In one arm, Celeste Hills, 9, had a tote bag full of books. Her friend Latori Jackson, 13, hooked Hills’ other arm with her own, walking through Light A Candle for Literacy’s annual free parade and book festival.
Hills and Jackson walked through Brighton Academy Middle School, where the event was held, to grab books of all genres gifted to them by the books’ authors.
“The event was really inspiring. Everybody was informing young kids about books and how they should read more,” said Celeste Hills, 9. “It was really cool having all these friends and seeing Disney princesses, and Spiderman. It was really fun.”
For a day, the middle school in Syracuse’s Southside was transformed into a literacy wonderland for young readers to explore books. Kids enjoyed activities like face painting, arts and crafts and taking pictures with Spiderman and Snow White.
Thirty community organizations showed up to the event, including Families for Lead Freedom Now, Planned Parenthood and Unchained.
The theme of the event was Marvel and kids were encouraged to dress up.
The festival offered literature representative of the community, including books with Black characters and books written in Spanish. About a dozen authors assembled in the school’s auditorium. Some authors were local. At least two came from Baltimore.
“Our purpose for it though, is just to spark the love of reading. That’s why we have all of the different things that go around with it.” said Cheryl Bellamy, one of the event’s planning committee members. “It’s a good wholesome family day out. It’s just fun and pure youthful joy.”
At the festival, families were able to choose from a selection of reading genres including Marvel, Disney, science fiction, adventure, fantasy, and first-time readers. As part of the book giveaway, guests were given a passport with a checklist of activities to complete in exchange for a free book at the bookstore.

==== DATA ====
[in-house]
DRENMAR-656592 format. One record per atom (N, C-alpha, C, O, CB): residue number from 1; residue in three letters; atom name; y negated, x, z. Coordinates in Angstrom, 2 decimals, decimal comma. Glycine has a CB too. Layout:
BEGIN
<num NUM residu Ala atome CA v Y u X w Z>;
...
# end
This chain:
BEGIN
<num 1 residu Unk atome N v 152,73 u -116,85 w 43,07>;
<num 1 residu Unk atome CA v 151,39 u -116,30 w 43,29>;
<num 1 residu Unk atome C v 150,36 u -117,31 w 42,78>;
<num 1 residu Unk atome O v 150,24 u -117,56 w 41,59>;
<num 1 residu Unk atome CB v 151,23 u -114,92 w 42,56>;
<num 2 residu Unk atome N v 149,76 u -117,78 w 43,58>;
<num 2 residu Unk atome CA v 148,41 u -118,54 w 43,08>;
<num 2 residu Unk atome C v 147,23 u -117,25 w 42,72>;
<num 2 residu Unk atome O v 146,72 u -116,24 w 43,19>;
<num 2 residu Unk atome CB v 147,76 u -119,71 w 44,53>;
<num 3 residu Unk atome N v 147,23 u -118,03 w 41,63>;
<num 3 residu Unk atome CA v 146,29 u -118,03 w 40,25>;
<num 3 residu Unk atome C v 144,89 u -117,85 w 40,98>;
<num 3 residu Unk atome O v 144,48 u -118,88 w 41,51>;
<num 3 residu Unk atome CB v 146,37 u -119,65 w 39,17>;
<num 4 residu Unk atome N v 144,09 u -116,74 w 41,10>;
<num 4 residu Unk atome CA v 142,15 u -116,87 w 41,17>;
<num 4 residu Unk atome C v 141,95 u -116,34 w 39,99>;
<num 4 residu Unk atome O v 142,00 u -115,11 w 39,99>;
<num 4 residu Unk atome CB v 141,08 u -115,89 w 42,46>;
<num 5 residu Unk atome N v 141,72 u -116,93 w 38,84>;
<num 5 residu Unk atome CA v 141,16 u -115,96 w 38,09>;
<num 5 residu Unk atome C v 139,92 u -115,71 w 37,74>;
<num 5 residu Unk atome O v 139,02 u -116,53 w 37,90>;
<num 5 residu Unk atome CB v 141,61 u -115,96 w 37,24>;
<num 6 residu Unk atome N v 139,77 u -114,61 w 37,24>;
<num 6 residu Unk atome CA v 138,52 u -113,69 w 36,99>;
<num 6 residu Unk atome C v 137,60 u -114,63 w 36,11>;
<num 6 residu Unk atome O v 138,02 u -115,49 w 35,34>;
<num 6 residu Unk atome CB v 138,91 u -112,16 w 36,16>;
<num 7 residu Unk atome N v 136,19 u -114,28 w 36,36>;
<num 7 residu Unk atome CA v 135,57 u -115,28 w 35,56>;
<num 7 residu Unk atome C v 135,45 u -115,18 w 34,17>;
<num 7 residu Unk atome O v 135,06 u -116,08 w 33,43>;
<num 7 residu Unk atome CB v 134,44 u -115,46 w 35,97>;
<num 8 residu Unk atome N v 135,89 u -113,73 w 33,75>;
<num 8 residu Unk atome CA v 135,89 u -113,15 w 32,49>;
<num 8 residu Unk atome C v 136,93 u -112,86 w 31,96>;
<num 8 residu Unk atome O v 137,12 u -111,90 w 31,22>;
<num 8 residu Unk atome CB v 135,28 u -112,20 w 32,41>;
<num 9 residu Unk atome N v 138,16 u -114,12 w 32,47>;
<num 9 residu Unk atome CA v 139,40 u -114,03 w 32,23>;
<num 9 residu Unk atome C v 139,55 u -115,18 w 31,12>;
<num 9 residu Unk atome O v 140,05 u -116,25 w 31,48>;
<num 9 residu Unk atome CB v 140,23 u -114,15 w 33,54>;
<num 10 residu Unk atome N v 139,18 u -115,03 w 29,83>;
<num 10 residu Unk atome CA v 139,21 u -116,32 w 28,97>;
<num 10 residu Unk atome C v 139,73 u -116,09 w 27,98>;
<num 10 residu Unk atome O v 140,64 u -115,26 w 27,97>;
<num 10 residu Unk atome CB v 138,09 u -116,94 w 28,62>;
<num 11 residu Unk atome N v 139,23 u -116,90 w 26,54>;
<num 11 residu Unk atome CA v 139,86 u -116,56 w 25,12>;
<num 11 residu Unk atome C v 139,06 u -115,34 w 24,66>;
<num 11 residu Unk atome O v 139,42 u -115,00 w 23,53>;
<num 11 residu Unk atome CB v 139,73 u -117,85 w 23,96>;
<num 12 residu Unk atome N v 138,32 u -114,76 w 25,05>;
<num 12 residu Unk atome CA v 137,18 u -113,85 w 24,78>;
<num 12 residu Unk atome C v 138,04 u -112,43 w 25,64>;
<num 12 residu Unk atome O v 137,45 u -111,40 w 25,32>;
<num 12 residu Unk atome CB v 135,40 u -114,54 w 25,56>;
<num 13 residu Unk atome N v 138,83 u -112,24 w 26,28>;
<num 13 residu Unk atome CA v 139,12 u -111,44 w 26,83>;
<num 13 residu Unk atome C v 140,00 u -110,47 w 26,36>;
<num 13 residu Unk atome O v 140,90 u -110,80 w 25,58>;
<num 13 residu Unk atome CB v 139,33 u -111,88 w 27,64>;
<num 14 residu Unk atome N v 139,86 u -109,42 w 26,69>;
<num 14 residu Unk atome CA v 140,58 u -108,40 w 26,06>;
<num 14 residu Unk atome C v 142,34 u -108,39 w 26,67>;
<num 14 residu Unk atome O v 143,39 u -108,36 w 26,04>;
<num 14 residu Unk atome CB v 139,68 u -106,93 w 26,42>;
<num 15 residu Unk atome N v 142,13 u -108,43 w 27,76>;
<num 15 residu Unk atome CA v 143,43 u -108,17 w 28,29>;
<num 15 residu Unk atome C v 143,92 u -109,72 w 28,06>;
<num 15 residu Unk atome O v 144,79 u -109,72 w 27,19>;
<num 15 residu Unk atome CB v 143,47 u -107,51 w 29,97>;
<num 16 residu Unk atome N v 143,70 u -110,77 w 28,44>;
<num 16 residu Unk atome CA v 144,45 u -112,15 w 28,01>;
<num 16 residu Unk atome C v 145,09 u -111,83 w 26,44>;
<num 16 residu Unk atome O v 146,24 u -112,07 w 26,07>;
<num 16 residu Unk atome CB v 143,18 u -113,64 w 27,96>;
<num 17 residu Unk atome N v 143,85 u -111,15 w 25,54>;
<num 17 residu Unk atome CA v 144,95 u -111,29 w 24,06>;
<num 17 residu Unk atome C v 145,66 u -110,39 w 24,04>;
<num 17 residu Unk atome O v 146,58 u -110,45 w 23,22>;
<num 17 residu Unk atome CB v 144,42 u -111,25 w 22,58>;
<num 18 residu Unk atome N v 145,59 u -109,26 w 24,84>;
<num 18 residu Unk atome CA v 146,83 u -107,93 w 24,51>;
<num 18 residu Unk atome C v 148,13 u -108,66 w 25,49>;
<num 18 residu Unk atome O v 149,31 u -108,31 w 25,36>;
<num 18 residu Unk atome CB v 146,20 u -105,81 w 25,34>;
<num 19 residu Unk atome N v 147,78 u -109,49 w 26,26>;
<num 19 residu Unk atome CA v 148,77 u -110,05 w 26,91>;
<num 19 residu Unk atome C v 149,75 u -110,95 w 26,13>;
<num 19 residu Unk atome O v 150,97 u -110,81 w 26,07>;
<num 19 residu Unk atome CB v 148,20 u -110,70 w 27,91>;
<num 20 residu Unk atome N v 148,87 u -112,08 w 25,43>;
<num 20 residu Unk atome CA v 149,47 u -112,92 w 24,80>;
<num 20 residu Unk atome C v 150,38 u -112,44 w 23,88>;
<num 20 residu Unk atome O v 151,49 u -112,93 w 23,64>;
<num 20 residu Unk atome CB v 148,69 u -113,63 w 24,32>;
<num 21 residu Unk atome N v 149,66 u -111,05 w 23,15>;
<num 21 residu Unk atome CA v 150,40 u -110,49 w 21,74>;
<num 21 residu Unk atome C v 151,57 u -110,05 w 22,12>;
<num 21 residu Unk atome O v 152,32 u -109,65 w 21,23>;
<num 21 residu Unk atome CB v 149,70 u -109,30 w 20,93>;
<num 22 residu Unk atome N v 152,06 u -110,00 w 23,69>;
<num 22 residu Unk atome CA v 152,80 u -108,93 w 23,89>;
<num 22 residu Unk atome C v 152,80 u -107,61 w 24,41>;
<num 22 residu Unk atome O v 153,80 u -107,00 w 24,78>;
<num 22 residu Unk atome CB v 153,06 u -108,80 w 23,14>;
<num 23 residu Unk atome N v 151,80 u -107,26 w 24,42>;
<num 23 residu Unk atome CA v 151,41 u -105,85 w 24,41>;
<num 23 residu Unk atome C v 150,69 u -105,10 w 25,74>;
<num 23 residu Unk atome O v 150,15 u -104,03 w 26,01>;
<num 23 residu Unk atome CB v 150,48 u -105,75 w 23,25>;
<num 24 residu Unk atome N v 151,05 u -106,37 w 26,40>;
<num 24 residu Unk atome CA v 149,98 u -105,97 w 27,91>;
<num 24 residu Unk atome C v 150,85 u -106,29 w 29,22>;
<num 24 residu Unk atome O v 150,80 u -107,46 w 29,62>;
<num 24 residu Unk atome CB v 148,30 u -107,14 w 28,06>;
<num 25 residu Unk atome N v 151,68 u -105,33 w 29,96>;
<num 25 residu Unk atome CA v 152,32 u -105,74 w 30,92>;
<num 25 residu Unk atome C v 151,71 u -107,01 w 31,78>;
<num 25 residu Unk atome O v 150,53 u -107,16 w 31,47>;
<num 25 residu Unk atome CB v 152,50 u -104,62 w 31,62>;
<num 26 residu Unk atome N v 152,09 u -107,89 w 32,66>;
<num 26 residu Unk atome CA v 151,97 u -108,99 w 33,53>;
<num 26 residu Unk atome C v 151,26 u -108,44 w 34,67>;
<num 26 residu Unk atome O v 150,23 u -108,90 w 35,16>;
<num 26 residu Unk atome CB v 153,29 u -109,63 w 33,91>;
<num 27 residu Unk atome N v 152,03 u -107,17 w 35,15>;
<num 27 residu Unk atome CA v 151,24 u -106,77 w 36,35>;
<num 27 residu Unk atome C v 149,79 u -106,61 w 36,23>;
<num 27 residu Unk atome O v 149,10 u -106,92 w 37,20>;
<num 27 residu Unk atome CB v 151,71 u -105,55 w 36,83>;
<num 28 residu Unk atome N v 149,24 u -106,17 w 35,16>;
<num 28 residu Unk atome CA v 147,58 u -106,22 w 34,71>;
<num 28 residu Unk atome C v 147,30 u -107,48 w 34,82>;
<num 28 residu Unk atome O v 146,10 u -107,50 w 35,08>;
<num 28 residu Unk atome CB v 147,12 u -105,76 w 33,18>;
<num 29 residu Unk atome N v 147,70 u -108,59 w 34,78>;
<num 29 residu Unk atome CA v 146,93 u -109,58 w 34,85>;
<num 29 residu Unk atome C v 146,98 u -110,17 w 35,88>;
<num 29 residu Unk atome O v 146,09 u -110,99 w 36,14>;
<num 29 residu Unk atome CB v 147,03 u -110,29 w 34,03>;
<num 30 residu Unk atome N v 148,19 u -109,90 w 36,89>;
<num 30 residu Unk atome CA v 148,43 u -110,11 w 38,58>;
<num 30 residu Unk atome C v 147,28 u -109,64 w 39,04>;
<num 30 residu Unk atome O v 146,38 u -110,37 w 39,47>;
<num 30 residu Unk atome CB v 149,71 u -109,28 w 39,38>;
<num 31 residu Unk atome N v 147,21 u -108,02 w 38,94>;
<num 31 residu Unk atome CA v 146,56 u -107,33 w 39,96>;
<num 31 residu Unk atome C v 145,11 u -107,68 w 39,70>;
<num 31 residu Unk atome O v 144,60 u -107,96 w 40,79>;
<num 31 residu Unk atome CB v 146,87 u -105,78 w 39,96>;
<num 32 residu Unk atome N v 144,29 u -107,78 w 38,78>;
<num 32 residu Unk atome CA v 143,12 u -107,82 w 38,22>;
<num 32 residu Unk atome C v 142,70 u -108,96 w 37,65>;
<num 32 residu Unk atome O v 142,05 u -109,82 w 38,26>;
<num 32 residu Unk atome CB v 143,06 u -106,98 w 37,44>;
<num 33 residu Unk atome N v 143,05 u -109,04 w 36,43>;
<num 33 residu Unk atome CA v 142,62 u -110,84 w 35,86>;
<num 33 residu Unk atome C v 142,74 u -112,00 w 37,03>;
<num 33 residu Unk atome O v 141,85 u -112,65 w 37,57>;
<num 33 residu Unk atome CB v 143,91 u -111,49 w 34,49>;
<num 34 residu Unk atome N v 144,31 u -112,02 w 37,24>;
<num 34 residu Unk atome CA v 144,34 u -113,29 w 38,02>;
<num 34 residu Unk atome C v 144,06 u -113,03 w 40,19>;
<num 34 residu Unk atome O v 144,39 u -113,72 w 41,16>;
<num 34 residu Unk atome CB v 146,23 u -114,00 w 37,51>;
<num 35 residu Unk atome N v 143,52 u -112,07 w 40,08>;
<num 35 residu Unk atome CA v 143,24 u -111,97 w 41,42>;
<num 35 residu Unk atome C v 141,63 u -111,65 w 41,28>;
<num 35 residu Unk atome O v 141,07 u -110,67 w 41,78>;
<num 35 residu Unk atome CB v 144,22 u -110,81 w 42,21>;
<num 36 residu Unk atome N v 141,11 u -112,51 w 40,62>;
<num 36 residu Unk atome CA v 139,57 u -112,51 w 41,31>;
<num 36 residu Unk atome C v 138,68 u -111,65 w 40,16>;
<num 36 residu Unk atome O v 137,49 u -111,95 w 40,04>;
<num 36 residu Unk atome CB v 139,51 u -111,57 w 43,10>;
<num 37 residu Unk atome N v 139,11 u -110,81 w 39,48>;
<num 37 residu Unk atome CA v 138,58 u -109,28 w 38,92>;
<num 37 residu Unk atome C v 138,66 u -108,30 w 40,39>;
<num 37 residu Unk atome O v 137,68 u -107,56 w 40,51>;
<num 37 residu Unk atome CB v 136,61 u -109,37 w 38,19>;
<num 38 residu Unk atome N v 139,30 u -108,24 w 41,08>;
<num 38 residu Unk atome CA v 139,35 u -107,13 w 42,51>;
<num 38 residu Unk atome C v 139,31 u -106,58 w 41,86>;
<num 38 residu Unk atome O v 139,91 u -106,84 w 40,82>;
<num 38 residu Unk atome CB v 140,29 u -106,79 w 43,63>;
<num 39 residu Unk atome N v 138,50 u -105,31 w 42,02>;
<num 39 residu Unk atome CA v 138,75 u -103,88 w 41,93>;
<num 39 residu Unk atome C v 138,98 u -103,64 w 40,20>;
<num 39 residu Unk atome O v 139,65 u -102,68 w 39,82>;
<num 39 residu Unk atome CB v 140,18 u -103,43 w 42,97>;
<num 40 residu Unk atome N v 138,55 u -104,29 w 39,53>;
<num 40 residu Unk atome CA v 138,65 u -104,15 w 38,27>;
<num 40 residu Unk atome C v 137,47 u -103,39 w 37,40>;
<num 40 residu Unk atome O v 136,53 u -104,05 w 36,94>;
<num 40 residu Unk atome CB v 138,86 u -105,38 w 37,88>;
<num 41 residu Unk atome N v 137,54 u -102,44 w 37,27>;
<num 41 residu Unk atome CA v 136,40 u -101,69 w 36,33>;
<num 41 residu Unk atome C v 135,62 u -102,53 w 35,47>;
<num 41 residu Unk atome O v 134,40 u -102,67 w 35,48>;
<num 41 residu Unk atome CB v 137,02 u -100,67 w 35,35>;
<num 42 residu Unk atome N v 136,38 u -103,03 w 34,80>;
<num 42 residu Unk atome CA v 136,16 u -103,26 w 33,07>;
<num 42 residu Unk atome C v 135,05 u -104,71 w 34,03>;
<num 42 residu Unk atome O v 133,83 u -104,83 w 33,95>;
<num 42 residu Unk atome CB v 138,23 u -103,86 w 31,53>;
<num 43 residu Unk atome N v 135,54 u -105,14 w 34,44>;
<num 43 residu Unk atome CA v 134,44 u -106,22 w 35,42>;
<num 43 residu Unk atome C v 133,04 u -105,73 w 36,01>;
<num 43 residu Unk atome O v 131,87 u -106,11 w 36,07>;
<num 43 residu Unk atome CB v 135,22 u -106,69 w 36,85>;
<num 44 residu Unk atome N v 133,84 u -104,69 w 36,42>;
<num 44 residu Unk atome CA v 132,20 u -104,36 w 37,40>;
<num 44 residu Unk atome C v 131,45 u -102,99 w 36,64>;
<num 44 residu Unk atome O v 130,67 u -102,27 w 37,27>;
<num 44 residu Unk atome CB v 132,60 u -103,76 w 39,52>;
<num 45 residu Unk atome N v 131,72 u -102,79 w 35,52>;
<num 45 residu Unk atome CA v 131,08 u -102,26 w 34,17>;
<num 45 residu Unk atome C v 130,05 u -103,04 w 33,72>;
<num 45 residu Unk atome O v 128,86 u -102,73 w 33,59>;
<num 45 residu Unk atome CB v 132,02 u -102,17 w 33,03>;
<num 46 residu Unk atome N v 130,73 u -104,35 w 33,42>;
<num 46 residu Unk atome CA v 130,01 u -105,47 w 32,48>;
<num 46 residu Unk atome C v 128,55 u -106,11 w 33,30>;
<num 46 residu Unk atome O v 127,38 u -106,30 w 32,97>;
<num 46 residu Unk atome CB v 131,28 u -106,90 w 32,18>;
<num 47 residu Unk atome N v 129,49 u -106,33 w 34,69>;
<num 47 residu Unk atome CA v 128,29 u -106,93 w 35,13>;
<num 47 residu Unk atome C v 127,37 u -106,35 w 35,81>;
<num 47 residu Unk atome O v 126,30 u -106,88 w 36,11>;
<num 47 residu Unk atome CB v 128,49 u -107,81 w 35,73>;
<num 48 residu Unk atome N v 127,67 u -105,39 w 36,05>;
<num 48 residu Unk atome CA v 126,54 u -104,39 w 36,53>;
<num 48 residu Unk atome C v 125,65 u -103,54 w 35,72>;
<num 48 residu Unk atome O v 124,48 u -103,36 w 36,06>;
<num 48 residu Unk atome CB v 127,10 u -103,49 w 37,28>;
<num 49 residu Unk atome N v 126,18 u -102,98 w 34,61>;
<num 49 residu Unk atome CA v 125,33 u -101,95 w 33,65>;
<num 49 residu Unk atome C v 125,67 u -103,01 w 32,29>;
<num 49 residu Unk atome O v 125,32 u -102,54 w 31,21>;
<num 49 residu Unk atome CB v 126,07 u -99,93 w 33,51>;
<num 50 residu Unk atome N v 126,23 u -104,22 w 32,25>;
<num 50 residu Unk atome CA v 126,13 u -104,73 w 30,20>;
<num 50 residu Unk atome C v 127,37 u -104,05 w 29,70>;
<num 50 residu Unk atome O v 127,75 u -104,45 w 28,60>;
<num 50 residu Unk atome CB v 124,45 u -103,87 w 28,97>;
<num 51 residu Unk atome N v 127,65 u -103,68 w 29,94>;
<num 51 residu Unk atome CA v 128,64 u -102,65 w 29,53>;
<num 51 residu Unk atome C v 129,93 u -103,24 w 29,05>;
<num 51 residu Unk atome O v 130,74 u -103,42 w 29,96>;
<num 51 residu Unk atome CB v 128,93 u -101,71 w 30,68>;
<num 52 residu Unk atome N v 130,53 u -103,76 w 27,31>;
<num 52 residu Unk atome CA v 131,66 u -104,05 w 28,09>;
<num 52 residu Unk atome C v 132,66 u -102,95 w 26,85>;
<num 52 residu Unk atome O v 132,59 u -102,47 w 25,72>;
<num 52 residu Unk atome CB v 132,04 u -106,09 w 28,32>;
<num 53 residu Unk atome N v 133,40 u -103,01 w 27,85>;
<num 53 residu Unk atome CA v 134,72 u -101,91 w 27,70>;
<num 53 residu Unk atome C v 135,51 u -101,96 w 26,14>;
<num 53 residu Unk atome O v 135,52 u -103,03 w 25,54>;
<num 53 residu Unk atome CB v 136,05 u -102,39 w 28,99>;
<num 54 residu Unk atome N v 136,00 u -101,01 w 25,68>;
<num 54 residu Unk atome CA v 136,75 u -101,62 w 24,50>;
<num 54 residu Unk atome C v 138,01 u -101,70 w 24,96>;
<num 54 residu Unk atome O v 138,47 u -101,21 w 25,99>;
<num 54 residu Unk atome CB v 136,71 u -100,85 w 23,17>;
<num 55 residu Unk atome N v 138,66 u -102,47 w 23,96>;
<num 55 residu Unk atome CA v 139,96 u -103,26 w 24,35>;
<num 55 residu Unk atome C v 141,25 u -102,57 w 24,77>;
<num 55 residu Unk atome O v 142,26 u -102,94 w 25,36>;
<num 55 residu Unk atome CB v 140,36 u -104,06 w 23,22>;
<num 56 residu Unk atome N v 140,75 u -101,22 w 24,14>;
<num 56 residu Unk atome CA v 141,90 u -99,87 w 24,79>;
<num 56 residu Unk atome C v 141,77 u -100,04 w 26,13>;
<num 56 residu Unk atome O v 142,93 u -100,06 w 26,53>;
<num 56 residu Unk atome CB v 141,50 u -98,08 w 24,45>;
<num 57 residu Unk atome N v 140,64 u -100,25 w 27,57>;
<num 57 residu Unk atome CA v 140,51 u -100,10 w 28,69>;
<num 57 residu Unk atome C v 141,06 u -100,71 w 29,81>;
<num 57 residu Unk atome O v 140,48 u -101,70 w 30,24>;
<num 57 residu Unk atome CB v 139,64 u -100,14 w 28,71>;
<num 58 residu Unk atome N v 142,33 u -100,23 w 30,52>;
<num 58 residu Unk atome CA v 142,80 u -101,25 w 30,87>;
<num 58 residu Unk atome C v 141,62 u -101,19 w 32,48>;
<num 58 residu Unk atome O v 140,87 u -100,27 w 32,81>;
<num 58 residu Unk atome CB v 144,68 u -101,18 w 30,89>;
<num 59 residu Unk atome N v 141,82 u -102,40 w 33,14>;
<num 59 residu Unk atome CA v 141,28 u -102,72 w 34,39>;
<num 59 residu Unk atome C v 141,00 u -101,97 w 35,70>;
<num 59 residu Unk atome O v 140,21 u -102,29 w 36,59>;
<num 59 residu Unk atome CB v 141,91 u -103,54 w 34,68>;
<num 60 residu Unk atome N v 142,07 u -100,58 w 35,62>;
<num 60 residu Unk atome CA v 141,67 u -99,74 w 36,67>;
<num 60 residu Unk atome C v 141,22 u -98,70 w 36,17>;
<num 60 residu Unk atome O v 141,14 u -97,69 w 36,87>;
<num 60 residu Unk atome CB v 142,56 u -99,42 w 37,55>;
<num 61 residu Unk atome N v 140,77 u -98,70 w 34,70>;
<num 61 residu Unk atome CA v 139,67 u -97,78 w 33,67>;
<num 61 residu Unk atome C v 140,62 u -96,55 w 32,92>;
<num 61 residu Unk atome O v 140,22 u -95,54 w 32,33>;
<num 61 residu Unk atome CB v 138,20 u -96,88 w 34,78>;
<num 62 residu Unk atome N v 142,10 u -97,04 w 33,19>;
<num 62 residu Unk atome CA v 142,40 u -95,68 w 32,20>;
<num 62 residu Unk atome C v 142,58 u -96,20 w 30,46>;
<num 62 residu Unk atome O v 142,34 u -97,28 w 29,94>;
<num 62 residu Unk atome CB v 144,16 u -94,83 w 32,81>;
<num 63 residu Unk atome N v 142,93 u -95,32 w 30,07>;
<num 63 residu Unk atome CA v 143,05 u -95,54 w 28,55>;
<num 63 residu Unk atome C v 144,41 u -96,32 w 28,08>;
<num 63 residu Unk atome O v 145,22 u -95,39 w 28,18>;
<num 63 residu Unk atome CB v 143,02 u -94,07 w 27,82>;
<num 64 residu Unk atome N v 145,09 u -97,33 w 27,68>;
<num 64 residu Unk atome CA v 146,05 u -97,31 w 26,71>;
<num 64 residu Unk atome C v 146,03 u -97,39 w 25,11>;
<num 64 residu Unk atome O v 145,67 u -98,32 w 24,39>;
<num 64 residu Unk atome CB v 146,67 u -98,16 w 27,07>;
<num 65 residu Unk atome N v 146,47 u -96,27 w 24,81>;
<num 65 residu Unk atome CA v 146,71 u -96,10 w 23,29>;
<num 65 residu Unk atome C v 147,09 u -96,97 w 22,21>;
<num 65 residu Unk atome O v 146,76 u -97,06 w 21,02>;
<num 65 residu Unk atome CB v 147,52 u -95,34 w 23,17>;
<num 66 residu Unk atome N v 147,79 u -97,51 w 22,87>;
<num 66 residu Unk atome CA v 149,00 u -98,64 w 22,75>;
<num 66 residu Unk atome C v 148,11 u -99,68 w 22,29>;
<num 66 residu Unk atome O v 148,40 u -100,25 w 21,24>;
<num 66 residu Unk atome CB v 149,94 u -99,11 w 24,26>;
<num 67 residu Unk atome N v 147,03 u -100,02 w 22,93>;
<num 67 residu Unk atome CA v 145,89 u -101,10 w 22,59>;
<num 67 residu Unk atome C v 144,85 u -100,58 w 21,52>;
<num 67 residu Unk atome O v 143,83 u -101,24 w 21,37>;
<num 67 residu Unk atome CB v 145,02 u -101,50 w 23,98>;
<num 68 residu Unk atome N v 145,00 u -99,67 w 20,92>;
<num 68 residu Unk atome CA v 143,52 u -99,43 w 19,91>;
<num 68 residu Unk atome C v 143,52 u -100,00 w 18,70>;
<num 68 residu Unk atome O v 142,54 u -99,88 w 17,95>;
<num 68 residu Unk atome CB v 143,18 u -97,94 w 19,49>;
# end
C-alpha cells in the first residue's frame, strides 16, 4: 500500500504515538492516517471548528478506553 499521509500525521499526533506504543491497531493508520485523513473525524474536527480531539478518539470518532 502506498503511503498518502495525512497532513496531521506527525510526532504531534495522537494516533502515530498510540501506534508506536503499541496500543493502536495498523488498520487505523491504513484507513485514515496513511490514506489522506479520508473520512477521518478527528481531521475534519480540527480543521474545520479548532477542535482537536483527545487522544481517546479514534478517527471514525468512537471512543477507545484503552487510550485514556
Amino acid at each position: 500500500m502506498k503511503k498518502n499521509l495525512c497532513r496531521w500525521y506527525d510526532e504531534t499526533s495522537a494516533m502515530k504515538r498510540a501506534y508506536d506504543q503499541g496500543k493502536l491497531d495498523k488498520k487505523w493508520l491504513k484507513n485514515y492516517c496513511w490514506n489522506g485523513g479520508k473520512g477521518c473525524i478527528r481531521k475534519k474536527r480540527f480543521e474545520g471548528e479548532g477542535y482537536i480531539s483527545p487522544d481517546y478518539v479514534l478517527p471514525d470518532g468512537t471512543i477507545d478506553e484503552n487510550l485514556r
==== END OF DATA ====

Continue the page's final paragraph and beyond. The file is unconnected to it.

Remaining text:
Author Cherelle Yarbrough and her brother Amari Yarbrough, an illustrator, brought their book The ElleRays to the festival. The pair came all the way from Baltimore for the event. They created the book to bring more representation to the science fiction genre.
“I really love that idea and that concept of how (Geneva Hayden) put everything together to make sure that kids have a love for reading. It starts here,” Cherelle Yarbrough said.
The organization hosts several book giveaways throughout the year: in June, at the end of the school year, in September before the start of the school year and in late December around Christmas. September’s back to school season is its largest book giveaway month, as students prepare for the new academic year, Bellamy said.
The organization’s goal is to get students to read and sharpen their minds, Bellamy said. Bellamy has worked with Light a Candle for Literacy founder Geneva Hayden over the past two decades, Bellamy said.
“I noticed a lot of our schools have the same books and their selection is not diverse and even though we have a very diverse population, the reading material is not diverse,” Bellamy said. “We want to go ahead and make sure that our children are also being represented in the classroom so that they know that their culture and their lives are just as important as the stories that they’re reading in school.”
see more of Central Current’s photos of the week
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Syracuse’s Latino Festival lasted from noon through 9 p.m. on Saturday.
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A Brady Farm employee harvests green beans in the company of sunflowers.